When you are in college, everyone preaches to network. I challenge you to ask any college student who is going to school and work full time and trying to network during their college years and compare it to the time after he or she graduates. There’s no comparison! I am finding more time to network after college than I ever did while I was in college. Instead of worrying about an upcoming exam or assignment, I can go through my daily routine and be able to spot networking opportunities better.
Recently, I purchased a newer car at a dealership and ended up negotiating car prices with the head marketing associate. Before the bottom line was given, he gave me his business card and we discussed his marketing efforts he was doing and working on at the dealership. (Remember, people like to talk about themselves so wait your turn.) When it was appropriate, I shared my experience with consumer engagement for a local gym and offered to bring his ideas to the next level. We talked about our favorite advertising agencies and found some more things we had in common. When the bottom line was given, I had gained a newer 2006 Honda Pilot and a new contact in marketing.
During my daily routine at Publix, I saw a customer wearing a pin that was subtle that had caught my eye. “I’ve lost ____ lbs. Ask me how you can to with HERBALIFE.” The first time I saw it, I was intrigued but didn’t say anything. The next time I saw her with the same pin on, I had to say something. “Ma’am, I like your pin. I’m health conscience and into marketing and think that’s a great way to get someone’s attention without shoving it in their face,” I said. She had ideas of how to expand her business with testimonial blogs and more interaction with customers. We exchanged information and found common ground with her weight loss and franchise in a health company. I shared my experience with consumer engagement and latest hobby of personal blogging.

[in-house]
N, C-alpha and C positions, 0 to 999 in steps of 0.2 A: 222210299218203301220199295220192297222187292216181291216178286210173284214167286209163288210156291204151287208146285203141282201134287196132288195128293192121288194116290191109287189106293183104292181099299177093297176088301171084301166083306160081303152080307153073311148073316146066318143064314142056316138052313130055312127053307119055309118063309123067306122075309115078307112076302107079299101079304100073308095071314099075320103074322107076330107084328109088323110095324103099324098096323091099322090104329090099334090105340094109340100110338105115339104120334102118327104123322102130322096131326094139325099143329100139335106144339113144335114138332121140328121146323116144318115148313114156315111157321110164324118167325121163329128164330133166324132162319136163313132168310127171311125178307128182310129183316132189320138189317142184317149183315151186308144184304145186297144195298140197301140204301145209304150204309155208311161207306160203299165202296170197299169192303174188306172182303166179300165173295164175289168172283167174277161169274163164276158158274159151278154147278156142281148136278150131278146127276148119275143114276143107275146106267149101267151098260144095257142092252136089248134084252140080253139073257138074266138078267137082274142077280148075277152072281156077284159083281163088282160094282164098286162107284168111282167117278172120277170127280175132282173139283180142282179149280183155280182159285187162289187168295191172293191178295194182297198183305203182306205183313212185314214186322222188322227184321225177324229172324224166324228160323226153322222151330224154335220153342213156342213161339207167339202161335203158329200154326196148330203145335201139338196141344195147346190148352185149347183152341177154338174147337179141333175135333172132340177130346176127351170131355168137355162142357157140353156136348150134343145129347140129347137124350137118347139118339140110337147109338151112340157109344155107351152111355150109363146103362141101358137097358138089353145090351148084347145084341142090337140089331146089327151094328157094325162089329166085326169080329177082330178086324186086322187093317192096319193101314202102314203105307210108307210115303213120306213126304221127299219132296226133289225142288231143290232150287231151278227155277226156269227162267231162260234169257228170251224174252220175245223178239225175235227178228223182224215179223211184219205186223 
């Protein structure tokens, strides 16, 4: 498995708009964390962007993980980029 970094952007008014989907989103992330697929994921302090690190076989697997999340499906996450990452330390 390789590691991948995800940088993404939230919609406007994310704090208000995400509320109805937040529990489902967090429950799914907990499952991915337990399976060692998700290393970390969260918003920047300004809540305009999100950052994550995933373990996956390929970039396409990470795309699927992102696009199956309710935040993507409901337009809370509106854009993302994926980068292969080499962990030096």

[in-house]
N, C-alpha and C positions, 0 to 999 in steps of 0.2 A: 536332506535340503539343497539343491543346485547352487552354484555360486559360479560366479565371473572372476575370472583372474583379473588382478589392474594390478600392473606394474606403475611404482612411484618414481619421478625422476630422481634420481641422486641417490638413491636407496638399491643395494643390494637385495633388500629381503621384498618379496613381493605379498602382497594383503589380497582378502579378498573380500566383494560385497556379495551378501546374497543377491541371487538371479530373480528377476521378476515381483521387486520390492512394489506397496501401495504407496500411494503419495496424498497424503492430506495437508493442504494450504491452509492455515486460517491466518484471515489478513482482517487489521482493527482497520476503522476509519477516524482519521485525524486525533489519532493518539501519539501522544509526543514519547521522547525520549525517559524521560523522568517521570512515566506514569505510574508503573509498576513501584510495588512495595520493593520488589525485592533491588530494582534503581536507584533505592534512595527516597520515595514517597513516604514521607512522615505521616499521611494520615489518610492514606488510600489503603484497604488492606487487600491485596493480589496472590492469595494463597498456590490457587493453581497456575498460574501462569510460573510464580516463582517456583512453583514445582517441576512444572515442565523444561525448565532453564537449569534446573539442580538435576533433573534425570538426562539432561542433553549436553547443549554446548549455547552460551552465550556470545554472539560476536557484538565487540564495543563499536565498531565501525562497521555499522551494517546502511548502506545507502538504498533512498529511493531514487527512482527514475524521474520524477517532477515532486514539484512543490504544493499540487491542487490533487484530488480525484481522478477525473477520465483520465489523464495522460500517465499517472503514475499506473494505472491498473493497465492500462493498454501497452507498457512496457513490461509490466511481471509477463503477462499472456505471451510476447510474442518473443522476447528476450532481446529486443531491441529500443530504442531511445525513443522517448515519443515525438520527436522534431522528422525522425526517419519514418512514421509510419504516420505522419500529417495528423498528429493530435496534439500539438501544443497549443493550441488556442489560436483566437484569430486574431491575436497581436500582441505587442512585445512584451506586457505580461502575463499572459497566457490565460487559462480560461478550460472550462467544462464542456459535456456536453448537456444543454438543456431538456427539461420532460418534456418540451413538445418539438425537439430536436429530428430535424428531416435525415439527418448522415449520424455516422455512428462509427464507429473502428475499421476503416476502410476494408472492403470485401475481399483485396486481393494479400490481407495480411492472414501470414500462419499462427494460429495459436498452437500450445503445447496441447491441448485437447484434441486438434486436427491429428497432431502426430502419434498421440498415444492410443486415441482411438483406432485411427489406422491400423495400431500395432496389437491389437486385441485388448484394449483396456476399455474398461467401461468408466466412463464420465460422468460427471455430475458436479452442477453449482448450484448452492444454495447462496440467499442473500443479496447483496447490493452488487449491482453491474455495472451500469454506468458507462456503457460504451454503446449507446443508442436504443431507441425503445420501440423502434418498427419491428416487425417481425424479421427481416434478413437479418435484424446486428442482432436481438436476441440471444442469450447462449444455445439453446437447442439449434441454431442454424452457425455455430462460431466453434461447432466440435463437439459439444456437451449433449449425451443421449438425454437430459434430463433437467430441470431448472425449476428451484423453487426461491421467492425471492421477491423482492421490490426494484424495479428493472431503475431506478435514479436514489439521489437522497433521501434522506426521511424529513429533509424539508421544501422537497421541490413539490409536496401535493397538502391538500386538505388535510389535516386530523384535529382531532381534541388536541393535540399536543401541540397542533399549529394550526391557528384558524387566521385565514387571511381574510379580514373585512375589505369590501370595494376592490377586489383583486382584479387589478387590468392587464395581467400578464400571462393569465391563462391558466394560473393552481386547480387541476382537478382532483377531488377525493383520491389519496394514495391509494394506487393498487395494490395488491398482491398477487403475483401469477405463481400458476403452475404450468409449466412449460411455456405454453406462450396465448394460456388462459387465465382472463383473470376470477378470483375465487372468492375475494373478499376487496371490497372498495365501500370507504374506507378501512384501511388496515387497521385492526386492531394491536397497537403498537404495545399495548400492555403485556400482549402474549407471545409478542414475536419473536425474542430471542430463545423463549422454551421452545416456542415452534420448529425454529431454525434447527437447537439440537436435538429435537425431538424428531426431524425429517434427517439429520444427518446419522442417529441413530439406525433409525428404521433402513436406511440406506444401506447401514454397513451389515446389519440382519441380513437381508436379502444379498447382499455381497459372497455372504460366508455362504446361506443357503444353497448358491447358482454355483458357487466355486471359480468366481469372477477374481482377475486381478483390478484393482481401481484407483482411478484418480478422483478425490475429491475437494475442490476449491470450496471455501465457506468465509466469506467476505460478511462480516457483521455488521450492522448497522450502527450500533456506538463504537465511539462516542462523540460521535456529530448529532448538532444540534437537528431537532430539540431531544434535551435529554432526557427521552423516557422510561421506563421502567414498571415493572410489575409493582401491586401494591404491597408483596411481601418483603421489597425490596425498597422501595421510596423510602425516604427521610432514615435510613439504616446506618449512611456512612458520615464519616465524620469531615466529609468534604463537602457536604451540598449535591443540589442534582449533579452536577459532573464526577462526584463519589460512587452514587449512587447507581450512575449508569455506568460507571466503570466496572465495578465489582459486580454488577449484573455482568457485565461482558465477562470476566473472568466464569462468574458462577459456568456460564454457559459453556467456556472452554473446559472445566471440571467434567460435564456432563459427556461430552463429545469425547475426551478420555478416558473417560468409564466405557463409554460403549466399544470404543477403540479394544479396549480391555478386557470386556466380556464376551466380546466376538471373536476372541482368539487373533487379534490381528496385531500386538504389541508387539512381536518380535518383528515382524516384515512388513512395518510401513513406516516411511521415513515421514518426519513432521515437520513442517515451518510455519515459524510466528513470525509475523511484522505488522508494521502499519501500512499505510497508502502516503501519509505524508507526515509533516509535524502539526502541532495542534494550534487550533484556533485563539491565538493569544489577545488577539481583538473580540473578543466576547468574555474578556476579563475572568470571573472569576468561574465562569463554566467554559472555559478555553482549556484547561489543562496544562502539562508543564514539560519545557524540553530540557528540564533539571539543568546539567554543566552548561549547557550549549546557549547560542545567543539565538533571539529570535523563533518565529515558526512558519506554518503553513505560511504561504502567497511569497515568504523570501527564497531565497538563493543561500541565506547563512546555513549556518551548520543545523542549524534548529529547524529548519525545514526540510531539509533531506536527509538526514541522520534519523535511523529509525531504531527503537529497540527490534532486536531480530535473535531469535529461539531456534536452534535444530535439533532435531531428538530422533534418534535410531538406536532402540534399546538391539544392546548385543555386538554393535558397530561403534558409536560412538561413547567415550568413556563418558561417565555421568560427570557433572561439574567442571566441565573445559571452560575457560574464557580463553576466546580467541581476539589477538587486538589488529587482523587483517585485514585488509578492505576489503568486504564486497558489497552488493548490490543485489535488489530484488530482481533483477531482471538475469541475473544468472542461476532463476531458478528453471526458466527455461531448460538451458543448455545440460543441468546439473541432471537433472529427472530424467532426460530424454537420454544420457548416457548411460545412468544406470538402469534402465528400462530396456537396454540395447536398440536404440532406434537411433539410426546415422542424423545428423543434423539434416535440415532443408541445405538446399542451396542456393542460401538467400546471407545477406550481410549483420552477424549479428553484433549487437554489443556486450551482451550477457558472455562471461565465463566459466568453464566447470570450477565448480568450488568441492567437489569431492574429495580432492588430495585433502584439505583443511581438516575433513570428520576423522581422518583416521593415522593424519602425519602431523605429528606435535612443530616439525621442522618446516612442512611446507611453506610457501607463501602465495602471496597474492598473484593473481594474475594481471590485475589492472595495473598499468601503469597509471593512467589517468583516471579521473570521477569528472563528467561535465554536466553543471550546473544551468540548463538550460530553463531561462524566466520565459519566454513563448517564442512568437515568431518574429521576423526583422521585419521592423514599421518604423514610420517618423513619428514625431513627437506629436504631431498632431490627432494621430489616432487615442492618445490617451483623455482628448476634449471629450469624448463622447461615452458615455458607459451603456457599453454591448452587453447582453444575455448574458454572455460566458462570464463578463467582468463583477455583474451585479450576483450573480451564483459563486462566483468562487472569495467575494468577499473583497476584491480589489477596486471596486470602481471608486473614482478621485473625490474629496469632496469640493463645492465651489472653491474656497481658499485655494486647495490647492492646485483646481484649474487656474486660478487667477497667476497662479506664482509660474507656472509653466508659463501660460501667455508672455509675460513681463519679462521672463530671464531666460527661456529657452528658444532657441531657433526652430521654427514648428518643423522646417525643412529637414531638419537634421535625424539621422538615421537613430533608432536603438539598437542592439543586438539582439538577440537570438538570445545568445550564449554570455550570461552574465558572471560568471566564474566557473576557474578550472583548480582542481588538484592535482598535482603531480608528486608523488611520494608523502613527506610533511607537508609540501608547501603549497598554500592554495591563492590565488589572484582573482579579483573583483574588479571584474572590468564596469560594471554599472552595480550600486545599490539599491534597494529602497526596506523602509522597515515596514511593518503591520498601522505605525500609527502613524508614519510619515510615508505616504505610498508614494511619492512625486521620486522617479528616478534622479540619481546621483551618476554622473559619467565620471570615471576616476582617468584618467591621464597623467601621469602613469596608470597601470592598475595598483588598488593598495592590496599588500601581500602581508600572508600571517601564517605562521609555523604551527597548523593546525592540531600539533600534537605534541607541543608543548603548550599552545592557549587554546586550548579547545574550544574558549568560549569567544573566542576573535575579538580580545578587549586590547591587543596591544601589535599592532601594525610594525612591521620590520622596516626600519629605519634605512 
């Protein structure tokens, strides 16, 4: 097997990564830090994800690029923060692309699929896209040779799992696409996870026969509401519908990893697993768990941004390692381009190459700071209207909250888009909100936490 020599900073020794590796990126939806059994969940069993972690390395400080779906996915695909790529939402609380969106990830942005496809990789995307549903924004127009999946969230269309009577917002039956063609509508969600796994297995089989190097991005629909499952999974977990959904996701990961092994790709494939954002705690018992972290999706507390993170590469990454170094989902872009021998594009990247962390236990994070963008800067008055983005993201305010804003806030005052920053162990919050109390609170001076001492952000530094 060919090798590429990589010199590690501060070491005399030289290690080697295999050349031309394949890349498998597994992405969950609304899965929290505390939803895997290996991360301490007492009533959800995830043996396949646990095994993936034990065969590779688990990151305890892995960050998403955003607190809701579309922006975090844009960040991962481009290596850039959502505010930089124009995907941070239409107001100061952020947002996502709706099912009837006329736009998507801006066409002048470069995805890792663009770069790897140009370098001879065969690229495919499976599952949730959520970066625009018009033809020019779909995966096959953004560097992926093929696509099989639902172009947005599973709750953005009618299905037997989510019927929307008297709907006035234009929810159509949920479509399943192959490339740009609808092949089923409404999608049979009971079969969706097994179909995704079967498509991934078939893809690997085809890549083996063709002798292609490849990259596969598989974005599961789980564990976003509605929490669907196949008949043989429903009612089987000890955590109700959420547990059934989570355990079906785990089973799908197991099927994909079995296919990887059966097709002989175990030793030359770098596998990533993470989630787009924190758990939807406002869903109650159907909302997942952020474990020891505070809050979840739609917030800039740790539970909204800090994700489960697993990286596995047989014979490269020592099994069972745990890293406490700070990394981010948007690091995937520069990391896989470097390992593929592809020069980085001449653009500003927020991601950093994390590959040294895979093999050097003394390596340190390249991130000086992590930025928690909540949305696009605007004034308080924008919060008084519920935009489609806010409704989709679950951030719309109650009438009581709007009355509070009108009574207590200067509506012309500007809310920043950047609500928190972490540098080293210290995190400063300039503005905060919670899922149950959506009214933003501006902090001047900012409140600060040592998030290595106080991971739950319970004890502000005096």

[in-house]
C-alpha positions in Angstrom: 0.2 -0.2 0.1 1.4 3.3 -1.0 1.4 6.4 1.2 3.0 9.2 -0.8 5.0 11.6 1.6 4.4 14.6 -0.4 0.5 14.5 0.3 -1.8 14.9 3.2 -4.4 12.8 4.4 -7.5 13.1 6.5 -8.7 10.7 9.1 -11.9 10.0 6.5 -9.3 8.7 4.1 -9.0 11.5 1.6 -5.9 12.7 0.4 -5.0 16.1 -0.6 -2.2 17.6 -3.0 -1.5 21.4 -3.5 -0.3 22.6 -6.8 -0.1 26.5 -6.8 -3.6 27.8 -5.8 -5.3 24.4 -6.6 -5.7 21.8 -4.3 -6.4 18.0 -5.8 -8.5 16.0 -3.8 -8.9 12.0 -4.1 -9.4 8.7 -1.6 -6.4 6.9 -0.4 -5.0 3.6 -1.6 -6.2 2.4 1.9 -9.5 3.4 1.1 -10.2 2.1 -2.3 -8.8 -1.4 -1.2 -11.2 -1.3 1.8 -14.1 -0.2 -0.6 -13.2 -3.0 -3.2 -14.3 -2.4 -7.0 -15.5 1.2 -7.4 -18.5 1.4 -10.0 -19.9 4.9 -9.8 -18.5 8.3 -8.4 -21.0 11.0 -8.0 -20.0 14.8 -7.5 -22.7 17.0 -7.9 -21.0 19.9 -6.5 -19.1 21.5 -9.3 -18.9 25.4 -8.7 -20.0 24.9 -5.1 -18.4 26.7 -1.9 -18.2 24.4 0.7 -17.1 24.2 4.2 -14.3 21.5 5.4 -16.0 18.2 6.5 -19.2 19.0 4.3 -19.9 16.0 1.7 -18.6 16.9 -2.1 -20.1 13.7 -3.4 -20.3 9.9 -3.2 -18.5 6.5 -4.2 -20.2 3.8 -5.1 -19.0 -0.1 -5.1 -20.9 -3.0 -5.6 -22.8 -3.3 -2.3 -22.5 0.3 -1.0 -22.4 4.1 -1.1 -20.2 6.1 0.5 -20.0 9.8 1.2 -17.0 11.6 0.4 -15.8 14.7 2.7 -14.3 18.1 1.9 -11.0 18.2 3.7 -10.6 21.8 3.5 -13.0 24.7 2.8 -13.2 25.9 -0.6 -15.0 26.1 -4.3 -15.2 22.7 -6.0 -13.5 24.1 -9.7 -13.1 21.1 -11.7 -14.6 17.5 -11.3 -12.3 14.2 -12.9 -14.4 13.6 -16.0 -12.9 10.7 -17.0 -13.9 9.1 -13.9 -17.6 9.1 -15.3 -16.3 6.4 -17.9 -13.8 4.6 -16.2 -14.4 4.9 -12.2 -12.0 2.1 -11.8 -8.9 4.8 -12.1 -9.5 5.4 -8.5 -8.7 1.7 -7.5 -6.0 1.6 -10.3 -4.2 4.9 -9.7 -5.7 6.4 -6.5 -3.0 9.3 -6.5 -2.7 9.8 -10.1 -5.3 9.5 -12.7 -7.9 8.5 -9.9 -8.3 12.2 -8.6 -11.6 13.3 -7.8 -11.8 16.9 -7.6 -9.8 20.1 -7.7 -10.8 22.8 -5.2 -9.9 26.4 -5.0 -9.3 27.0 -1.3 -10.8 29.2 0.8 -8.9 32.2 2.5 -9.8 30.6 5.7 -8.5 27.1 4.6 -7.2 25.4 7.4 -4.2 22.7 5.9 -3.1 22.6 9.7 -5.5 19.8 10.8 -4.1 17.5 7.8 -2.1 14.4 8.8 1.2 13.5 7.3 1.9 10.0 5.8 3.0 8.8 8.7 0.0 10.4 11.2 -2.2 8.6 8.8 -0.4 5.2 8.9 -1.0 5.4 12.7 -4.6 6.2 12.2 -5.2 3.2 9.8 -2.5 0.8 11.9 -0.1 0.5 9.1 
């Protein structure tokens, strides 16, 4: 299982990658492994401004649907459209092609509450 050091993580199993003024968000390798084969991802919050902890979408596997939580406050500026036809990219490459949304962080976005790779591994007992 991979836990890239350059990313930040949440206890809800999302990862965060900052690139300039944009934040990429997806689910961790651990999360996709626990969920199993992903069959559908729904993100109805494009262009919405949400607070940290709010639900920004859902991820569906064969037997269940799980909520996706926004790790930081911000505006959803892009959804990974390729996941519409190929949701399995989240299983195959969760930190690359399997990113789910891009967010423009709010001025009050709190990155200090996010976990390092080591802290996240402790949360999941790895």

In a nutshell,
- Be friendly and allow the person you want to network with talk more than you. This way you gain perspective if this is someone you want to help you in the future, someone just to know, or someone you want to work with.
- Prepare a brief statement of what you do and what you can offer them as a person or for their business.
- Always carry a business card with you!
- Within 24 hours, write them an e-mail if you have it thanking them for the meeting earlier. Briefly recap what you said during the engagement and invite your services once again.
- If there is no e-mail, leave a brief voice mail to recap what transpired earlier.
- If you are swamped with other “jobs” state you are interested in helping the contact, but honestly tell them a time frame you will be able to if necessary. Remember to keep communication until then.
- Always thank the contact. Always!
- If you are a marketer, continue to look for more ways to market yourself and ways a company who could use your help.
- Be you because it’s what makes you different from everyone else in this world. It will make you more memorable if you stay true to yourself.
What are some ways you have gained a contact through networking?